Information generated by the moving pinnae of Rhinolophus rouxi: tuning of the morphology at different harmonics.

Vanderelst D, Reijniers J, Steckel J, Peremans H - PLoS ONE (2011)

Results of the Monte Carlo simulation of perch hunting.(a) The average entropy about the location of an insect as function of the used echolocation frequency and the distance between the bat and the insect (which determines the echo strength) as established by a Monte Carlo simulation. (b) Similar as (a) but for the model in which the emission pattern of R. rouxi was replaced by that of two isotropic sources. (c) Difference between (a) and (b). Note that the scale of the y-axis is different in (c). The yellow regions are 95% confidence ranges for the fundamental and 1 overtone in the call of R. rouxi as estimated from ref. [8].
© Copyright Policy
Related In: Results  -  Collection

Show All Figures
getmorefigures.php?uid=PMC3117793&req=5

pone-0020627-g007: Results of the Monte Carlo simulation of perch hunting.(a) The average entropy about the location of an insect as function of the used echolocation frequency and the distance between the bat and the insect (which determines the echo strength) as established by a Monte Carlo simulation. (b) Similar as (a) but for the model in which the emission pattern of R. rouxi was replaced by that of two isotropic sources. (c) Difference between (a) and (b). Note that the scale of the y-axis is different in (c). The yellow regions are 95% confidence ranges for the fundamental and 1 overtone in the call of R. rouxi as estimated from ref. [8].
Mentions: Figure 7a, shows that when including the parameters known about the behavior of R. rouxi, the tuning of the echolocation system for frequencies little below 40 kHz is confirmed. The curves in this figure reach a minimum around the fundamental. Moreover, the lack in performance around 80 kHz is also shown as the performance reaches a lower plateau around this frequency. Indeed, performance reaches a global minimum around 80 kHz and performance does not increases for higher frequencies. It is the atmospheric attenuation for higher frequencies that prevents performance to increase for frequencies above 80 kHz (as was the case in figure 5 were atmospheric attenuation was not taken into account).

Bottom Line: In contrast, using the 1st overtone, it can only locate objects, albeit with a slightly higher accuracy, in a small portion of the frontal hemisphere by reducing sensitivity to echoes from outside this region of interest.We propose these findings can be interpreted in the context of the foraging behaviour of R. rouxi, i.e., hunting in cluttered environments.Indeed, the focused view provided by the 1st overtone suggests that at this frequency its morphology is tuned for clutter rejection and accurate localization in a small region of interest while the finding that overall localization performance is best at the fundamental indicates that the morphology is simultaneously tuned to optimize overall localization performance at this frequency.

View Article: PubMed Central - PubMed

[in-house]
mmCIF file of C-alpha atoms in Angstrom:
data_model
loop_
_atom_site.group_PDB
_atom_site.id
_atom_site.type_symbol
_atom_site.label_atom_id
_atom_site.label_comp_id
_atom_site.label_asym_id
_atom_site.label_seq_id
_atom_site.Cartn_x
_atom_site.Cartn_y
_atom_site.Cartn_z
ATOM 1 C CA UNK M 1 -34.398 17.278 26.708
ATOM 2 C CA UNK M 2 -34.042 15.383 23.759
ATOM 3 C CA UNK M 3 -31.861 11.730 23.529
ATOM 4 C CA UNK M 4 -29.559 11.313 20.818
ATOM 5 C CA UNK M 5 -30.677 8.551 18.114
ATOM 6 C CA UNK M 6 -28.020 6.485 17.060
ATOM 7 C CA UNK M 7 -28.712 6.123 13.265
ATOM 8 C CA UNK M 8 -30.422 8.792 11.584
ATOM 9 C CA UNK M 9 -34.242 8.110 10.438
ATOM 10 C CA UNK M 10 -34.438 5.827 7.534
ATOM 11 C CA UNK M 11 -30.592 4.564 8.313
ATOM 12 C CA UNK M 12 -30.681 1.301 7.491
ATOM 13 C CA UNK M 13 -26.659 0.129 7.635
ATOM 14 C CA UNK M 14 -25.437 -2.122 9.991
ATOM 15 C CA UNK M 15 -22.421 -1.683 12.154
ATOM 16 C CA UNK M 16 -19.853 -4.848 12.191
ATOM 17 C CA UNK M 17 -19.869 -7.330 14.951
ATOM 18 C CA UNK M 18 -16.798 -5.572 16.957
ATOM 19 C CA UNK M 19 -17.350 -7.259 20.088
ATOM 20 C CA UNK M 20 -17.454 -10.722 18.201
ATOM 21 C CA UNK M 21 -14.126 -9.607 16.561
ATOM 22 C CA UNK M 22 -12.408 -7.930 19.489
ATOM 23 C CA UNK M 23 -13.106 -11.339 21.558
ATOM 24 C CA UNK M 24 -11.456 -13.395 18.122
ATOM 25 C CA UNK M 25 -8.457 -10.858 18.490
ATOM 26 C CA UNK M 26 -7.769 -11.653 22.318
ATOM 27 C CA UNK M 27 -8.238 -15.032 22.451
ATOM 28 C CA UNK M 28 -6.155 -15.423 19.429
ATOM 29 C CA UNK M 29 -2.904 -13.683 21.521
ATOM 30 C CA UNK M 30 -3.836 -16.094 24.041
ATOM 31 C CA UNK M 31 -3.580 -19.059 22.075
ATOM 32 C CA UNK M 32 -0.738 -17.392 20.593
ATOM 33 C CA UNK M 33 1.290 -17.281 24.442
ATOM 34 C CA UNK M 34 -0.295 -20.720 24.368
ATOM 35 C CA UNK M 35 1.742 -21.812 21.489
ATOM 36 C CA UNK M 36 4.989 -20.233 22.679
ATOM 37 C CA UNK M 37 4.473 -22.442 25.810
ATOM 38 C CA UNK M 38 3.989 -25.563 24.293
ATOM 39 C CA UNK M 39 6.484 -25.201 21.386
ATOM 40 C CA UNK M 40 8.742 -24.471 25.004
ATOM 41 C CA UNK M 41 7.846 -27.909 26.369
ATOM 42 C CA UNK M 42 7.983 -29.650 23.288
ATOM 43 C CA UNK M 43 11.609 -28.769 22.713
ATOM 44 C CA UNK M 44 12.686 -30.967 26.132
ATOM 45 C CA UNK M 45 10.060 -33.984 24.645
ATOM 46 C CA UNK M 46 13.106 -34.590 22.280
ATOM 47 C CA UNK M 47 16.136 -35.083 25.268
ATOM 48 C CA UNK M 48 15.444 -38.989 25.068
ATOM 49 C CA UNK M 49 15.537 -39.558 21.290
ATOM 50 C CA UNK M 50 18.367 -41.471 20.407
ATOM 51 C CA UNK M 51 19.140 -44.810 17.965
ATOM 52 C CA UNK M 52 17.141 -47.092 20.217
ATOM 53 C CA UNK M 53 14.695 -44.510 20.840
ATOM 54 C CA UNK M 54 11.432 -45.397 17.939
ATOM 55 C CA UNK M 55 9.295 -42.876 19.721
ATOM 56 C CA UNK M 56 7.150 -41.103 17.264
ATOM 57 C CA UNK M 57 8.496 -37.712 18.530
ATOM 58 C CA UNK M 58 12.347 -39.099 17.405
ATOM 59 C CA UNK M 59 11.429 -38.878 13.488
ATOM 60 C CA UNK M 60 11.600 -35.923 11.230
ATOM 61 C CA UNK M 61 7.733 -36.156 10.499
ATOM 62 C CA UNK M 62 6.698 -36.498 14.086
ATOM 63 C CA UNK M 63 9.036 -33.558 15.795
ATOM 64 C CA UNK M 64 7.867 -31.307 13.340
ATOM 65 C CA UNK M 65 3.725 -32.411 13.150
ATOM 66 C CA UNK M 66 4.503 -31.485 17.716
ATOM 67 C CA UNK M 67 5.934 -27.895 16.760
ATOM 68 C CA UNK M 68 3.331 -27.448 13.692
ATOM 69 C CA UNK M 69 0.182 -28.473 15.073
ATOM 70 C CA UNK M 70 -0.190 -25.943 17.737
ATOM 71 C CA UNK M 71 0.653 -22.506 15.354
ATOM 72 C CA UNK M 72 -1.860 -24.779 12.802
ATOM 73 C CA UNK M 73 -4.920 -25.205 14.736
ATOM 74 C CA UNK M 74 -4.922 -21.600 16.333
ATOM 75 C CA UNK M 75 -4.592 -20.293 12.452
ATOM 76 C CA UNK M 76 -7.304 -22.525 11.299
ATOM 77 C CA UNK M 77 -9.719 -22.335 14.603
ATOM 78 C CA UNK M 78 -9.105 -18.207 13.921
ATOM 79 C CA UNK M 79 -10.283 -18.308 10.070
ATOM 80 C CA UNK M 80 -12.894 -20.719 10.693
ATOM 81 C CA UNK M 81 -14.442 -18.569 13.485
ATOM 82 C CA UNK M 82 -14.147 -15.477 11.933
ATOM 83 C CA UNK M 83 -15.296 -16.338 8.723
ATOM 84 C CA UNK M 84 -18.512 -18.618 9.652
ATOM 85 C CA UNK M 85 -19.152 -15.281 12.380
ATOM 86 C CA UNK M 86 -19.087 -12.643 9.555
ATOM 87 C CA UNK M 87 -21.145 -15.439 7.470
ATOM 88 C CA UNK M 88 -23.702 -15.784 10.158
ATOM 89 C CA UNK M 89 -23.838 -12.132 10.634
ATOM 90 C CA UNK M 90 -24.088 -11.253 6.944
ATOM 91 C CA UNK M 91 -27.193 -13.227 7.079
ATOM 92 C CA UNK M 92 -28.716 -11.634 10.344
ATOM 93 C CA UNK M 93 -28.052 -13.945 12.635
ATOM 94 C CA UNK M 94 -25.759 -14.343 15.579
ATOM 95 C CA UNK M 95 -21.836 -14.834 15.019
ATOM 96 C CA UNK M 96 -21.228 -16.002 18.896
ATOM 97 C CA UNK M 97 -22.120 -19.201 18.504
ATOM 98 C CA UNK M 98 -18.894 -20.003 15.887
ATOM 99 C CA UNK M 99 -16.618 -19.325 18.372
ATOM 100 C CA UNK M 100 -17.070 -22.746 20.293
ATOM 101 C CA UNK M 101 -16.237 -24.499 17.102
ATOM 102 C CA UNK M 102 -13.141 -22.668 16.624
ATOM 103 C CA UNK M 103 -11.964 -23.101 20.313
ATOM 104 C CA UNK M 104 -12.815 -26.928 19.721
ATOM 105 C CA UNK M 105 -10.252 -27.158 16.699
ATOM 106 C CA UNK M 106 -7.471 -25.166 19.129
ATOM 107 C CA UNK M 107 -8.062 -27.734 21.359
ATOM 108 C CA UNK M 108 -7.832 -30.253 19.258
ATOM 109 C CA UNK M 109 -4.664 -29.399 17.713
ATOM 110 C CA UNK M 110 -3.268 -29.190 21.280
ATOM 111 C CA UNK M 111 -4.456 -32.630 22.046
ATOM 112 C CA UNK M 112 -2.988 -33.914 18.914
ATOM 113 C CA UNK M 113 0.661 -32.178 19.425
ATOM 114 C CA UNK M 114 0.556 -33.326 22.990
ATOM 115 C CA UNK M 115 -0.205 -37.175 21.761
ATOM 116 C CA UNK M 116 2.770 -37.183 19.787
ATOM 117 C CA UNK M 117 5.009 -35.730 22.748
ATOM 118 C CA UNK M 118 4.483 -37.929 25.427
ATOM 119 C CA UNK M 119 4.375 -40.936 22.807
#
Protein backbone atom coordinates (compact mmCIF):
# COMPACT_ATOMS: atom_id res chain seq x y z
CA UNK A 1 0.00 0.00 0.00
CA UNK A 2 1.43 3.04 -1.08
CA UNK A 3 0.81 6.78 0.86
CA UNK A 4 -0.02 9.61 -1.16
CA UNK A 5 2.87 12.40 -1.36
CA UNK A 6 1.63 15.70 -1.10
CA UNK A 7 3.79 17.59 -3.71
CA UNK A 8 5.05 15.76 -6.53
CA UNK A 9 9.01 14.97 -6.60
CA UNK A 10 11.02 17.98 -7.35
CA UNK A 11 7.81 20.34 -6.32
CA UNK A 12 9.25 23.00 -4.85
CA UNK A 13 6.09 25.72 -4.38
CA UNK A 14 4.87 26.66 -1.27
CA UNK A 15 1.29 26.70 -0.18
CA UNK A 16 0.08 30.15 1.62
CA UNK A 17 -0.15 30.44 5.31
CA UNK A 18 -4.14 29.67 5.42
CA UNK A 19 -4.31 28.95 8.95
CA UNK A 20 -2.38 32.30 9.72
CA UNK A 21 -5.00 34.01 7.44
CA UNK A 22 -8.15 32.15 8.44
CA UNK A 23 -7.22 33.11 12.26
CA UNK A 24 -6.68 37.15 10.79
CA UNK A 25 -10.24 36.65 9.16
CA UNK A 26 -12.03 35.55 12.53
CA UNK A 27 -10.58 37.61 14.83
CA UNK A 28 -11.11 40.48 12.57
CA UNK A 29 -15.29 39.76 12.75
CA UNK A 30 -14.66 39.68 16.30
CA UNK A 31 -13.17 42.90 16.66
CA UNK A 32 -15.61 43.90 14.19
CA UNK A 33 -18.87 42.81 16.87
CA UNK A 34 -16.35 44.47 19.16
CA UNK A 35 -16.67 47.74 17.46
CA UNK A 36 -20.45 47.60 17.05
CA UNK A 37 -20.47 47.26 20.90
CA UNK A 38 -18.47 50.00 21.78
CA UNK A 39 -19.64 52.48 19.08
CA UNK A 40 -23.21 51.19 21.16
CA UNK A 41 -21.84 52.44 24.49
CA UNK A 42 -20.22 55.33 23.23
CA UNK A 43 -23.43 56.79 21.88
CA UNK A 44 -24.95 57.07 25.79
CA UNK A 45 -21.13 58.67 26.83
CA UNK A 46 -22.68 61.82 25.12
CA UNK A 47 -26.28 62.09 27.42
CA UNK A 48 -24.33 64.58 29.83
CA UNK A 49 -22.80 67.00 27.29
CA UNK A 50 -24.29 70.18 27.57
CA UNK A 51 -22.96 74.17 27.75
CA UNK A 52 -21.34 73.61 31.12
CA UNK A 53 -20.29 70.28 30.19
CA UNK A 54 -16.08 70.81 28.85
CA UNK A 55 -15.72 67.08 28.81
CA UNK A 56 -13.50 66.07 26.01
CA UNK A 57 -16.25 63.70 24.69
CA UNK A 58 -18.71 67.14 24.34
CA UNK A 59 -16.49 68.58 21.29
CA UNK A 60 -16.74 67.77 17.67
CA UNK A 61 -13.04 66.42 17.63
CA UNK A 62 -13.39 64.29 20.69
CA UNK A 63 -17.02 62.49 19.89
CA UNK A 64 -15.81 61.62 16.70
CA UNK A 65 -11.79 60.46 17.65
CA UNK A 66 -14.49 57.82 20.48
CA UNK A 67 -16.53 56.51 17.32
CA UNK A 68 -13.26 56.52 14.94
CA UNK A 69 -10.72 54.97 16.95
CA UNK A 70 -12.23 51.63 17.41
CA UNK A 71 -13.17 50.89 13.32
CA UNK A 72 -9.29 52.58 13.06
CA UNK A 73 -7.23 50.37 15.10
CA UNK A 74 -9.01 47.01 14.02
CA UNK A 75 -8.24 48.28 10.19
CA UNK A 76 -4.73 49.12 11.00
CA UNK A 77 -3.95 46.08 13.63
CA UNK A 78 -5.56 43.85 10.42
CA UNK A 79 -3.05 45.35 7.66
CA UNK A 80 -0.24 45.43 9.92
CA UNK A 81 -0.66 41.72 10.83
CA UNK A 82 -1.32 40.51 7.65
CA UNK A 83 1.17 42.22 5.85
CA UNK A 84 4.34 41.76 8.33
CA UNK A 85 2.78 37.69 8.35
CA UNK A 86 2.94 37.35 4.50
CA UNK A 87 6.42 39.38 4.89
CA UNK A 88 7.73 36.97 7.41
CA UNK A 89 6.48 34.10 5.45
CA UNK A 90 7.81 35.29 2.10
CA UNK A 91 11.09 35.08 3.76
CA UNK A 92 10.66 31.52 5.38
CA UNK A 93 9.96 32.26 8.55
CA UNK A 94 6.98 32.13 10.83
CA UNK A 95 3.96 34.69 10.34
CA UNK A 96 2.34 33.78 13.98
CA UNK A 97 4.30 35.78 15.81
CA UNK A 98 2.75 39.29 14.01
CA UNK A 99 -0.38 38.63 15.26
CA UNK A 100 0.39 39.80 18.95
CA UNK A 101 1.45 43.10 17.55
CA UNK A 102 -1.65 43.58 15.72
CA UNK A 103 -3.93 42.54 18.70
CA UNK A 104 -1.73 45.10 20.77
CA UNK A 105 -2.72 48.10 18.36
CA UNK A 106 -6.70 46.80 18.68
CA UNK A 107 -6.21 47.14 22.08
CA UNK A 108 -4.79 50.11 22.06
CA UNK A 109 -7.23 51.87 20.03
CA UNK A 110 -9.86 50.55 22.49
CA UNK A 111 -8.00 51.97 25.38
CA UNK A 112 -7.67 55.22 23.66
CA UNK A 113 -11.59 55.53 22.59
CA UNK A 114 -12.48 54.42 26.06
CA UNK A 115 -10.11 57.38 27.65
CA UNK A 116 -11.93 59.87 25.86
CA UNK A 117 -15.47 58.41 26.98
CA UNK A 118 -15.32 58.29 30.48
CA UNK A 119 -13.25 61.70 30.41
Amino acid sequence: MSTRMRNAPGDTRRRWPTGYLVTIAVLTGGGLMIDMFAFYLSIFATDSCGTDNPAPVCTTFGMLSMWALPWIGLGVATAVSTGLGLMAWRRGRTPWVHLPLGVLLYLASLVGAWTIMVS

Affiliation: Department MTT-FTEW, Active Perception Lab, University Antwerp, Antwerp, Belgium. dieter.vanderelst@ua.ac.be

ABSTRACT
Bats typically emit multi harmonic calls. Their head morphology shapes the emission and hearing sound fields as a function of frequency. Therefore, the sound fields are markedly different for the various harmonics. As the sound field provides bats with all necessary cues to locate objects in space, different harmonics might provide them with variable amounts of information about the location of objects. Also, the ability to locate objects in different parts of the frontal hemisphere might vary across harmonics. This paper evaluates this hypothesis in R. rouxi, using an information theoretic framework. We estimate the reflector position information transfer in the echolocation system of R. rouxi as a function of frequency. This analysis shows that localization performance reaches a global minimum and a global maximum at the two most energetic frequency components of R. rouxi call indicating tuning of morphology and harmonic structure. Using the fundamental the bat is able to locate objects in a large portion of the frontal hemisphere. In contrast, using the 1st overtone, it can only locate objects, albeit with a slightly higher accuracy, in a small portion of the frontal hemisphere by reducing sensitivity to echoes from outside this region of interest. Hence, different harmonic components provide the bat either with a wide view or a focused view of its environment. We propose these findings can be interpreted in the context of the foraging behaviour of R. rouxi, i.e., hunting in cluttered environments. Indeed, the focused view provided by the 1st overtone suggests that at this frequency its morphology is tuned for clutter rejection and accurate localization in a small region of interest while the finding that overall localization performance is best at the fundamental indicates that the morphology is simultaneously tuned to optimize overall localization performance at this frequency.

Show MeSH
Related in: MedlinePlus